36. ROBERT DICKERSON
Robert Dickerson developed a visual language and ascetic style that is instantly identifiable, forging a successful career as an artist without any formal art school education. Gifted with an original vision plus a dogged determination to paint, Dickerson became a highly recognised and admired elder of Australian art, continuing to paint and draw into his nineties.
While Dickerson’s success was enviable, his was not the traditional trajectory of an artist. Born into Depression-era Sydney, like many children of this period Dickerson did not escape the harsh realities of life. He began working from a young age and by fifteen was boxing, earning five pounds a match and throwing matches for greater payment.1 When he was eighteen he joined the Royal Australian Air Force, and at the conclusion of World War II found himself based on the Indonesian island of Morotai for twelve months waiting to get home. Here he read The Moon and the Sixpence, the novel based on the life of Paul Gauguin (1848-1903) and was inspired to paint and draw the locals.2 The artist’s widow Jennifer Dickerson credits the camouflage coloured paints and tent canvas he painted on as influencing his early palette of muted greens, black and browns.3
Upon returning to Australia, Dickerson continued to paint for the love of it and he eventually connected with a network of artists that included the Boyds and Percevals. He was invited by John Brack (1920-1999) to participate in the famed Antipodean exhibition in 1959 and signed the manifesto written by Bernard Smith that sought to uphold the validity of the representational image amidst the proliferation of abstract painting that had taken hold. Dickerson’s participation in this notorious event in Australian art history, coupled with subsequent representation by prominent art dealer Rudy Komon, helped to cement his career. By the late 1970s when the present work was created, Dickerson was at the height of his creative powers.
In The Strikers we see a classic example of the artist’s ability to assemble stage-like compositional elements to frame an aspect of the human condition. Dated 1978, the work was created against a backdrop political tensions between the Malcolm Fraser led government and union power. During that year alone, strikes and walk-outs occurred across different states and multiple industries in Australia including coal mining, wharves, telecommunication, metal trades and meatworks. A painter of human anxieties often framed by urban experience, it is easy to see why this topic appealed to Dickerson.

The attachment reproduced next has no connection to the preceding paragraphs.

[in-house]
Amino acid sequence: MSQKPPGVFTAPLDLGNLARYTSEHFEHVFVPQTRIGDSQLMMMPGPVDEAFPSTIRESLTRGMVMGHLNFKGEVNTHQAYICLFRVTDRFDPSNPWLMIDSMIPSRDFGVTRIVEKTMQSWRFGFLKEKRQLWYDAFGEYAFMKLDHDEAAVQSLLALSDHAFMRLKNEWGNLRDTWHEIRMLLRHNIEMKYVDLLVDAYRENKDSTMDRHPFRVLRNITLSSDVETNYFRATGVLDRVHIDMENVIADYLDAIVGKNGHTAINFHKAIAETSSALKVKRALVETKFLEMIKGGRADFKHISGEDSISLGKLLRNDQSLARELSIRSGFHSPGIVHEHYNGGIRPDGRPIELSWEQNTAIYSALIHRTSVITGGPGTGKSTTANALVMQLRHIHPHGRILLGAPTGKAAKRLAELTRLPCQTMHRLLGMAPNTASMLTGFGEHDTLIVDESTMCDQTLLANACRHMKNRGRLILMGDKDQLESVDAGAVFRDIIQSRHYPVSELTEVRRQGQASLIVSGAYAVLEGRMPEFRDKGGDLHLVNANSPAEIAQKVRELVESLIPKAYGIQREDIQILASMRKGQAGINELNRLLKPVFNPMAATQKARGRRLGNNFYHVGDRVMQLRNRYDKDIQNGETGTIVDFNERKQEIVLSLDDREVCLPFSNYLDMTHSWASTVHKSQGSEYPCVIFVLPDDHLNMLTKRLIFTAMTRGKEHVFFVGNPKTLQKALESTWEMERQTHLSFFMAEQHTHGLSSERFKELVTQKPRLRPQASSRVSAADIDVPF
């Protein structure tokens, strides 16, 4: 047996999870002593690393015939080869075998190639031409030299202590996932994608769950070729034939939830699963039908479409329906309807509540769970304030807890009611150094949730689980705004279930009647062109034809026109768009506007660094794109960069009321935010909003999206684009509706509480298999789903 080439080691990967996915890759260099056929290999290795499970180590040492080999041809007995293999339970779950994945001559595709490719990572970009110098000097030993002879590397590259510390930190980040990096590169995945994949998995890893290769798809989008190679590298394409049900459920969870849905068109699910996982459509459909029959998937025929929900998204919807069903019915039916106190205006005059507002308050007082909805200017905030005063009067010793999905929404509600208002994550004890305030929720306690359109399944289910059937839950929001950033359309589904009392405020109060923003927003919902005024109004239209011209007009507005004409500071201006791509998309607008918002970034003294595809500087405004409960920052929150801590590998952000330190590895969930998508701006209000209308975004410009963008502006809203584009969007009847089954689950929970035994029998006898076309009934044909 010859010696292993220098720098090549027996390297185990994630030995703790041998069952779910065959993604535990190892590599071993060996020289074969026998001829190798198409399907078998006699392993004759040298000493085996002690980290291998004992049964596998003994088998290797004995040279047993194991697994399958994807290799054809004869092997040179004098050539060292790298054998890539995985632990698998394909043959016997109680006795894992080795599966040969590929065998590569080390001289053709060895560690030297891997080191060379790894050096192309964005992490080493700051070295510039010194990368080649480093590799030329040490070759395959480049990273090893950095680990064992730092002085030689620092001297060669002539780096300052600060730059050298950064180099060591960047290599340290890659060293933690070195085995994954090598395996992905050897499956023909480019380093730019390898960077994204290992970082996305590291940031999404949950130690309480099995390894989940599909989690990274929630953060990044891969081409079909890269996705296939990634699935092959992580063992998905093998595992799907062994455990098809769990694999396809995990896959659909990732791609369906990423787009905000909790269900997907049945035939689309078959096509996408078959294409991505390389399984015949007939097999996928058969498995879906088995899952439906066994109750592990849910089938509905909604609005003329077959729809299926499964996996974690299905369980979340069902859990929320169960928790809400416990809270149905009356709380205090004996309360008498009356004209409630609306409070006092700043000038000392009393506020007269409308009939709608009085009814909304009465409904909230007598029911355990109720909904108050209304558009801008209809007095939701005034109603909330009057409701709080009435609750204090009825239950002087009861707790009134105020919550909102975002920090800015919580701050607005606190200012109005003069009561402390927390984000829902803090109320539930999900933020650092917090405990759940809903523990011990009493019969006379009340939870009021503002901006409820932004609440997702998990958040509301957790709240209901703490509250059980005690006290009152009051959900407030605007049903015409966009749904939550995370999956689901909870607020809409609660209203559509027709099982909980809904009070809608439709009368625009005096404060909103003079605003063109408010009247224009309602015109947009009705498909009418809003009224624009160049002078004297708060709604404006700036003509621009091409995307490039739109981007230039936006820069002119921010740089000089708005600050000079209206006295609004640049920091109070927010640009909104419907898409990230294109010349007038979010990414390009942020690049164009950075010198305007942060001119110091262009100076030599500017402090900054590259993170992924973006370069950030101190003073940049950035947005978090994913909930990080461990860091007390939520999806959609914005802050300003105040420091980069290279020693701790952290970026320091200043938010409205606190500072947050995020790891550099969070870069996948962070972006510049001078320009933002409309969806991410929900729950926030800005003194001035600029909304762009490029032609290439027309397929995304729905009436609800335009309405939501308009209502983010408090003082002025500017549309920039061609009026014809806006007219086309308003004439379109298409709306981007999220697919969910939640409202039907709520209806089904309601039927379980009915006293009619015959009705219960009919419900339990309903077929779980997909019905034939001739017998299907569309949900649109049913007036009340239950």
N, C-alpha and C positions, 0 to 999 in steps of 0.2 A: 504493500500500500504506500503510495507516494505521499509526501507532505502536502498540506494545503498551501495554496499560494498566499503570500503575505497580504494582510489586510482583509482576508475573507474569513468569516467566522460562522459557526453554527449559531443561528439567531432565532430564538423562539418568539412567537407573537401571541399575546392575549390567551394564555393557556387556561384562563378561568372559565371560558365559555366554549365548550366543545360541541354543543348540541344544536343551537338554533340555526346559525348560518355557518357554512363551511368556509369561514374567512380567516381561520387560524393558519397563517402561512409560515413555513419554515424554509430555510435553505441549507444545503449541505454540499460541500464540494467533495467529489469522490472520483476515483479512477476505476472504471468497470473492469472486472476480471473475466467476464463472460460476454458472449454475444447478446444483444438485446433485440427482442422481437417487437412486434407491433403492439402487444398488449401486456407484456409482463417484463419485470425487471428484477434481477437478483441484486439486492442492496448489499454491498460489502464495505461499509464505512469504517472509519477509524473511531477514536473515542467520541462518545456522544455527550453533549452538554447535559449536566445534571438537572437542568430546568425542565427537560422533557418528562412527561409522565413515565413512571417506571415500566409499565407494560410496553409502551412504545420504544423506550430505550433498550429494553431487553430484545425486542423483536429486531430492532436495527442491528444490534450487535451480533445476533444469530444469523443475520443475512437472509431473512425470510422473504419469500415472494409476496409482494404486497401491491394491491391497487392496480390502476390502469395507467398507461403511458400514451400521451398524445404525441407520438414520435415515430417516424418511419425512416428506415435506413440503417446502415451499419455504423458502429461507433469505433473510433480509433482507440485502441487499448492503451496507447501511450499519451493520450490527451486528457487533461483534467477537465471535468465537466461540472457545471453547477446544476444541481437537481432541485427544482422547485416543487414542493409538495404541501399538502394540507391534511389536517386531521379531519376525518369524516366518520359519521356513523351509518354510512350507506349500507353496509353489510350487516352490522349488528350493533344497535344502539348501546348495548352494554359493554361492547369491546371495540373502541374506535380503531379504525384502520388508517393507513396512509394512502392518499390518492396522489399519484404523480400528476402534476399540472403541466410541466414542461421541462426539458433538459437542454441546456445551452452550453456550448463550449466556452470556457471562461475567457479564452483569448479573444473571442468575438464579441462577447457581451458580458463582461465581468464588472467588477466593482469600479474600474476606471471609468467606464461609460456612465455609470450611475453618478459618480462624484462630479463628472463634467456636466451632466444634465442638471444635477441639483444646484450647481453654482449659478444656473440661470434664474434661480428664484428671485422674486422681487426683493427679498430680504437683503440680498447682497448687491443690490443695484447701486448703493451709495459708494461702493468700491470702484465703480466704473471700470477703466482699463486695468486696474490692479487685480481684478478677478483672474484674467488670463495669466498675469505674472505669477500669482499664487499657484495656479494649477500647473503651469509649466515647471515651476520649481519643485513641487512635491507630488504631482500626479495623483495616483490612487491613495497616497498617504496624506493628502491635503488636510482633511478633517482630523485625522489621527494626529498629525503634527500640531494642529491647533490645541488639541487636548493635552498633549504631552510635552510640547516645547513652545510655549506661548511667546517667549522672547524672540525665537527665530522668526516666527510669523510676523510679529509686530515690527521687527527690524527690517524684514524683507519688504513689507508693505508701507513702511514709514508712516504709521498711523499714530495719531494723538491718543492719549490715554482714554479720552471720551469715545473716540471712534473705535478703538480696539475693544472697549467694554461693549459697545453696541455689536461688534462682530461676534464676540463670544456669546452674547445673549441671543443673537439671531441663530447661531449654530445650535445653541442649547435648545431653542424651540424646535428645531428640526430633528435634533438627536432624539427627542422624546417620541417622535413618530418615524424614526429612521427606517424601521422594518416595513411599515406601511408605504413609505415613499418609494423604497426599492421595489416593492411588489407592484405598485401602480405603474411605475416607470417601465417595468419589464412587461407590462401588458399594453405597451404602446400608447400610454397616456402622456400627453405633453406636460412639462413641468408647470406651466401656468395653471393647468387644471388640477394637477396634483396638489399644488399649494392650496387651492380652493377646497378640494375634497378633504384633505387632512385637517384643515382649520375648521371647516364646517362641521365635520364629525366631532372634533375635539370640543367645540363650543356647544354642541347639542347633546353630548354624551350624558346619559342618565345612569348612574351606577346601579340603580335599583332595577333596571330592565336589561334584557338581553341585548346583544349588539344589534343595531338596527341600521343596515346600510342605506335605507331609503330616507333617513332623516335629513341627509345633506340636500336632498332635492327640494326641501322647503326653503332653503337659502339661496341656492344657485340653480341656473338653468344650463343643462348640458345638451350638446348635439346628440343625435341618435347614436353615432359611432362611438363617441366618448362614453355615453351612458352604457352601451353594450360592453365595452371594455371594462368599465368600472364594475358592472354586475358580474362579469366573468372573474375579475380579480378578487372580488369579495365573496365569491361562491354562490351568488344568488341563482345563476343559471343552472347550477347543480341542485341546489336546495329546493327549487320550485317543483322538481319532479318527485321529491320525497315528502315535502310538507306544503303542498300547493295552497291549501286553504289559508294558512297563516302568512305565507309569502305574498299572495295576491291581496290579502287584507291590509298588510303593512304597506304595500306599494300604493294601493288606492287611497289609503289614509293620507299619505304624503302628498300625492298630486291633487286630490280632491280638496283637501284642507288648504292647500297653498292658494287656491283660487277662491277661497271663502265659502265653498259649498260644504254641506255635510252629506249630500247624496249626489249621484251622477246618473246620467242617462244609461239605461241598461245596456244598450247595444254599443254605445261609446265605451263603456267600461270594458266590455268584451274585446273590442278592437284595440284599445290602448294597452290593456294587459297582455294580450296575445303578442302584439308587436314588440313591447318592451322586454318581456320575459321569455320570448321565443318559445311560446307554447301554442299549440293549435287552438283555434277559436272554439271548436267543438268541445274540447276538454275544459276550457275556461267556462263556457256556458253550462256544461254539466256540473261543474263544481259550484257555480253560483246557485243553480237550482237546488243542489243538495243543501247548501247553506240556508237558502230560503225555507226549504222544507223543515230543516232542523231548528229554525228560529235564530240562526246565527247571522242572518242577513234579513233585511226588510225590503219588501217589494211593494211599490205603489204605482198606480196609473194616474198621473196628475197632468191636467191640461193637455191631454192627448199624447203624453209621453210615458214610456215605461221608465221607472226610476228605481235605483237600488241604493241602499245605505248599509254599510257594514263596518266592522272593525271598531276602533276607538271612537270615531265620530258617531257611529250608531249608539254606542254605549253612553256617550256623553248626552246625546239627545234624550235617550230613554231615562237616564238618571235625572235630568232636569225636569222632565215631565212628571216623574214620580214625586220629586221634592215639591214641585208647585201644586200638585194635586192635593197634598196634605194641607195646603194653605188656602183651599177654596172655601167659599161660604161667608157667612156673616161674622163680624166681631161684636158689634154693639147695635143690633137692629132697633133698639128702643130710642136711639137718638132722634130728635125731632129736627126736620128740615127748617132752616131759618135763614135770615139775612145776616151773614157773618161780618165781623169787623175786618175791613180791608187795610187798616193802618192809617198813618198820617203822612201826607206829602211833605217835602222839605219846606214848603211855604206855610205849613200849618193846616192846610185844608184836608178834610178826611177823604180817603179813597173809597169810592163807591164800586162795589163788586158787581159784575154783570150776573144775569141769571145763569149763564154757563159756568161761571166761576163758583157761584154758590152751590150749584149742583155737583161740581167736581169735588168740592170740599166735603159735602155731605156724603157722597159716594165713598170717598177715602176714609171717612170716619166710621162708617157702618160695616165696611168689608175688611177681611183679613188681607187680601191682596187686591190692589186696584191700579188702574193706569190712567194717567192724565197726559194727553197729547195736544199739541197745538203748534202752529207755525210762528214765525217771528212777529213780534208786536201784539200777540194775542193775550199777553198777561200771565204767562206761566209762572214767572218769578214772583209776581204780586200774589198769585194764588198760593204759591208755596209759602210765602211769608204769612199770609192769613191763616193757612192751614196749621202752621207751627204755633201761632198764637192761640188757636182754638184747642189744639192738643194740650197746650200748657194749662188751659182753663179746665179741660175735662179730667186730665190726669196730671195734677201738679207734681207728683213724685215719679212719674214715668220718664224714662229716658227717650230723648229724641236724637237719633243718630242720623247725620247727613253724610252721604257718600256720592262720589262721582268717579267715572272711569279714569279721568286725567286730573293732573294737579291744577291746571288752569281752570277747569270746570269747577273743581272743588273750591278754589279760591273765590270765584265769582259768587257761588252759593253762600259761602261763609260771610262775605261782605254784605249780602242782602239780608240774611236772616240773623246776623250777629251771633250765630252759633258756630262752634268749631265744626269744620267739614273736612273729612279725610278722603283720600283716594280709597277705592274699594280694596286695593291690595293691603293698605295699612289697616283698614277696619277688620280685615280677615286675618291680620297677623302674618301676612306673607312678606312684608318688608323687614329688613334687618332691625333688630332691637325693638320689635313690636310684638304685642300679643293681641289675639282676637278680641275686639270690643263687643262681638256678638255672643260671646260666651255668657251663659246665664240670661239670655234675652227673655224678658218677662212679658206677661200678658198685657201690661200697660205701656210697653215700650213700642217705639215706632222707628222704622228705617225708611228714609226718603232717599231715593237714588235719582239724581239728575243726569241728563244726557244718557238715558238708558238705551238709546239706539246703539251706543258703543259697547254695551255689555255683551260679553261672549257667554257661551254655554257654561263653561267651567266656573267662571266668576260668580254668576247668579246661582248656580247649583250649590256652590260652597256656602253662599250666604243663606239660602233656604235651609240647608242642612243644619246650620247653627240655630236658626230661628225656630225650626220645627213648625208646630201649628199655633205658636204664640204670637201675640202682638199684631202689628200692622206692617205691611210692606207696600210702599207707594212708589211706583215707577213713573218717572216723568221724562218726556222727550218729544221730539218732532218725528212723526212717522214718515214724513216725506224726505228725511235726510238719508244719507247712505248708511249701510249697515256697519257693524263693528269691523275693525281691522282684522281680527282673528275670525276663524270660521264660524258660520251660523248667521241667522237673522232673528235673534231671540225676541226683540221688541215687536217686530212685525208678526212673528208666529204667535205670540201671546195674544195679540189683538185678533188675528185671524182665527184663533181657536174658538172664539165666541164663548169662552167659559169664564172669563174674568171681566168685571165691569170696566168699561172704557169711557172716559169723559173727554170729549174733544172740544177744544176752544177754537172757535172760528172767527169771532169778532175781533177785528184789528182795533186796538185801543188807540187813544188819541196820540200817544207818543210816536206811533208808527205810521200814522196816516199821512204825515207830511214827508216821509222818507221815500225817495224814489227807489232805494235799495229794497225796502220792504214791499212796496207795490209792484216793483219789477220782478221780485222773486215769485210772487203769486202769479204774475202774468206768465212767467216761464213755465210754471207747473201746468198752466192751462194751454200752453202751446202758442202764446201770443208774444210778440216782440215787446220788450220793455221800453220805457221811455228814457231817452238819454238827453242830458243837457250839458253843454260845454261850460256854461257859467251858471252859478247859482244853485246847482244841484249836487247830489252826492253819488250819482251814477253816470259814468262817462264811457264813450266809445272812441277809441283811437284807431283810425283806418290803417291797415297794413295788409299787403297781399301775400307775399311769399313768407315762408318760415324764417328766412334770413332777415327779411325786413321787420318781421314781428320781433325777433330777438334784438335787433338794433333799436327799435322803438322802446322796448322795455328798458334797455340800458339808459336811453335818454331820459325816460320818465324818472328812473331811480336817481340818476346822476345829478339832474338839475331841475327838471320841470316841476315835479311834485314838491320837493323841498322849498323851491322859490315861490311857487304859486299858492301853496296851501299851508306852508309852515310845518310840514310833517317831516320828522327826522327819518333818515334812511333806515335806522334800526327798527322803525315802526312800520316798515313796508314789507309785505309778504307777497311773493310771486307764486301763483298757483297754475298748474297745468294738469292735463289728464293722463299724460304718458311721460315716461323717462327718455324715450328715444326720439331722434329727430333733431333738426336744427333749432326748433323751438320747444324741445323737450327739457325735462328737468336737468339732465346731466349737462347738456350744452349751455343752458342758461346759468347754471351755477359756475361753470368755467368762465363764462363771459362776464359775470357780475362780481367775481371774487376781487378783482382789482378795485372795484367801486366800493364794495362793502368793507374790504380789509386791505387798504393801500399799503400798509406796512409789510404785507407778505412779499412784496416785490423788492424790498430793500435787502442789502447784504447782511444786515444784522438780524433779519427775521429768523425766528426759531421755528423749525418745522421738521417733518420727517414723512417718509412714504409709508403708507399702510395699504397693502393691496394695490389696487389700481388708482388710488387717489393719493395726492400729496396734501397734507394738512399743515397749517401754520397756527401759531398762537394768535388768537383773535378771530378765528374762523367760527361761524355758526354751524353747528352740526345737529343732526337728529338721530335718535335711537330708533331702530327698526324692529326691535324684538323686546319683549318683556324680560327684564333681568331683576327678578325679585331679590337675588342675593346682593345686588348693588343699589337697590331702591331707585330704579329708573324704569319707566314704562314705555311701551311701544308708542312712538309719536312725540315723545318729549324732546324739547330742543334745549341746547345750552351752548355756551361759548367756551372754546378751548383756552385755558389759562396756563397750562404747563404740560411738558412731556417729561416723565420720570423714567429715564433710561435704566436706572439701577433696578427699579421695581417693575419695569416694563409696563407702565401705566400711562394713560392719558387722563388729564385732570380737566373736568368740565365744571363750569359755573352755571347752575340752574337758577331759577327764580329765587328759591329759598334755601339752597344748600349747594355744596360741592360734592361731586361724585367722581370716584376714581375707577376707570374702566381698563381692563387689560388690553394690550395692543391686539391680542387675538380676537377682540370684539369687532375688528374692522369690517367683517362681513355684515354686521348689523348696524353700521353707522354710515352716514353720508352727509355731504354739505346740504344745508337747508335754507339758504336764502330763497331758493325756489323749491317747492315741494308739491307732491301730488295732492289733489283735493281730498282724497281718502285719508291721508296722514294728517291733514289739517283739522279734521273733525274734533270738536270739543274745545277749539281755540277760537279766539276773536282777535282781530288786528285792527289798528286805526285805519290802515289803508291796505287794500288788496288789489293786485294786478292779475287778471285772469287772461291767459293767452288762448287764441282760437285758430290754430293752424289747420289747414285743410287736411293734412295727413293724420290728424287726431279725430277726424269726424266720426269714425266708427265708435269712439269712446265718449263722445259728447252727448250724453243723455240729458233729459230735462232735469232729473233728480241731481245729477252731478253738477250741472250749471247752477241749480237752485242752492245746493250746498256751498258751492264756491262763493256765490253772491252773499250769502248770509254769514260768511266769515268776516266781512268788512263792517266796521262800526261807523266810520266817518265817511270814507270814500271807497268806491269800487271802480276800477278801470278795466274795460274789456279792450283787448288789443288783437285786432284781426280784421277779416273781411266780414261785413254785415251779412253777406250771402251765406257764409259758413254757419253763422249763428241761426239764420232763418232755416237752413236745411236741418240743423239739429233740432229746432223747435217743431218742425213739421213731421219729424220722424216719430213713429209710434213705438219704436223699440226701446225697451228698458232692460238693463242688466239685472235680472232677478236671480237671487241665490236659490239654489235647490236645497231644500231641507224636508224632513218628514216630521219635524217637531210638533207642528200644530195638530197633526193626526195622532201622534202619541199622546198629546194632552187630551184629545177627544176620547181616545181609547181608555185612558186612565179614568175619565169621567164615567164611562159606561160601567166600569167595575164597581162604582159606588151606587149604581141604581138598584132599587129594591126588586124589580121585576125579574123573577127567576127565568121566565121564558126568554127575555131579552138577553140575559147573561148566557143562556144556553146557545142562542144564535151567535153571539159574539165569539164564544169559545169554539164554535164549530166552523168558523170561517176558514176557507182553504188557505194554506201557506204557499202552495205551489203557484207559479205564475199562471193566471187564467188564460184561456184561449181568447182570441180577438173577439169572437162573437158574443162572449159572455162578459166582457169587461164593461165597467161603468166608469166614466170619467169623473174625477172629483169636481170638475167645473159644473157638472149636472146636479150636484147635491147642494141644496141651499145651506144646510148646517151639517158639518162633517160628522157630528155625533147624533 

Depicted with hands in pockets, shoulders slouched, and suspicious facial expressions, the artist uses body language to convey an image of disgruntled men. Their simple attire and headwear denote working class status, reinforced by the title of the painting. Varied sidelong glances establish a psychologically tense space within the picture plane.
Following the direction of each individual’s gaze within the painting, the viewer’s eye zigzags around the canvas. Contemporary artist Nicholas Harding (born 1956) notes the subtlety of the present work’s composition, and the sense of ‘individual consciousness’ it conveys.4 There are multiple figures in the painting which is rare within the artist’s oeuvre, yet Dickerson manages to retain the essential quality of the individual within the depiction of each. Rather than portraying the collective or a group with a unified purpose, we are presented with isolated figures who are brought together in physical space but retain a sense of separateness despite their proximity to each other.
Jennifer Dickerson states that ‘Bob painted supposedly lonely people, because he felt that’s how people were. That’s how he felt. So he put himself into the people as well.’5 Like the sharp lines and angles that define his style, Dickerson painted with an often raw, incisive clarity about the experiences of isolation framed by urban life. This unpretentious artist from a working class background chose not to sugar-coat the reality he saw around him, and this quality of veracity keeps his work continuing to engage contemporary viewers.
1. Wilson, Ashleigh ‘Robert Dickerson: For the Love of Art,’ The Australian, June 28 2014. Accessed https://www.ashleighwilson.com.au/Robert-Dickerson
3. Robert Dickerson: Against the Tide at Manly Art Gallery & Museum, 2018, produced by Afterglow Film: https://www.youtube.com/watch?v=qbsmVHoBqNM&ab_channel=NorthernBeaches
Marguerite Brown MA (Art Curatorship)